• Welcome to the blog! I'm Charlotte. Here you will have a little peek into a little of my crazy, wonderful life full of nature, homeschooling, photography, and Young Living essential oils! Enjoy, friend. I am so glad you stopped by!

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Learning To Use A Camera: Part II

This post continues the journey into how I self-taught myself to use my camera. Don’t forget to read part one before reading this post!  And stay tuned for a third post in the future.

Bokeh– This is a little word that honestly I didn’t learn until my third year into photography. LOL I learned how to achieve bokeh early off, but didn’t know it was called bokeh until years later. It refers to the blur of photographs. When I started out (and by no means do I know it all about photography) I kept seeing pictures where the background was really blurry and I wanted that! But I didn’t know how to get it. So I did some research and finally learned it is controlled by the aperture of your camera.

My advice to any of you with cameras who have the ability to manipulate your aperture, if you want that effect, learn how to take your aperture setting down as low (in number) as possible. Ex. 3.5 is usually about as low as you can go with camera kit lenses. I have lenses that function at apertures of 2.8 and even 1.4 and they are the bomb! (Note: when reading about aperture a lot of times there will be a little “f” in front of the number). This number basically allows your lens to take in more light the lower the number which also blurs the background. So… on the flip side, if you have a higher number such as f5.6 or f16 even, your background content will be more in focus than it would at f2.8 or f3.5.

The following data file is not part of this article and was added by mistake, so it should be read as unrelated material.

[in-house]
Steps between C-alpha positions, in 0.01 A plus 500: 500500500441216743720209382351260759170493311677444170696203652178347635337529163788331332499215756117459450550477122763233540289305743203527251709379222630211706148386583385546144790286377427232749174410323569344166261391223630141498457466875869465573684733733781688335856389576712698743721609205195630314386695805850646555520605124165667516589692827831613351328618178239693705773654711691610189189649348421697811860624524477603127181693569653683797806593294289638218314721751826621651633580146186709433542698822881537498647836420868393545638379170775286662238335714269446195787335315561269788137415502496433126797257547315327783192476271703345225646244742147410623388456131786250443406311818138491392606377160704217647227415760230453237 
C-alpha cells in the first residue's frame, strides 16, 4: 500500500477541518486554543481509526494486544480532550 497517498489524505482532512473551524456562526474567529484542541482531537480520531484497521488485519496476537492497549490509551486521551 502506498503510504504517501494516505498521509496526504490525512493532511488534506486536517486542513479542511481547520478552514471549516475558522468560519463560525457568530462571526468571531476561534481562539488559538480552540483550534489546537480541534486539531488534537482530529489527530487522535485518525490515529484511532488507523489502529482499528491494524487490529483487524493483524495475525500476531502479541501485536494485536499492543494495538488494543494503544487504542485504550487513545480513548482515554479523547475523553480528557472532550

So how did I grasp this concept, I started shooting with my camera in aperture priority mode (semi-auto as discussed in the first post). On the camera dial it is A for Nikon, and Av I believe, for Canon. You, as the camera operator, control which aperture you want to use, but the camera chooses everything else. This is just how I did it. By no means am I saying it’s the best way because now knowing how to shoot manual mode (M for Nikon) is by FAR the best thing I’ve ever done for the quality of my pictures straight out of camera (SOOC)! HANDS DOWN. I had to do a lot more post-processing when shooting A mode to get the exposure that I wanted for skin tones. But different strokes for different folks on that because I like my photos to be a tad bit over-exposed.

So, I challenge you to take the plunge and become somewhat in charge of the outcome of your pictures (vs. auto mode where the camera chooses the outcome) by learning to manipulate the aperture! Break out that owner’s manual.

Happy playing!:)

L~ F~:

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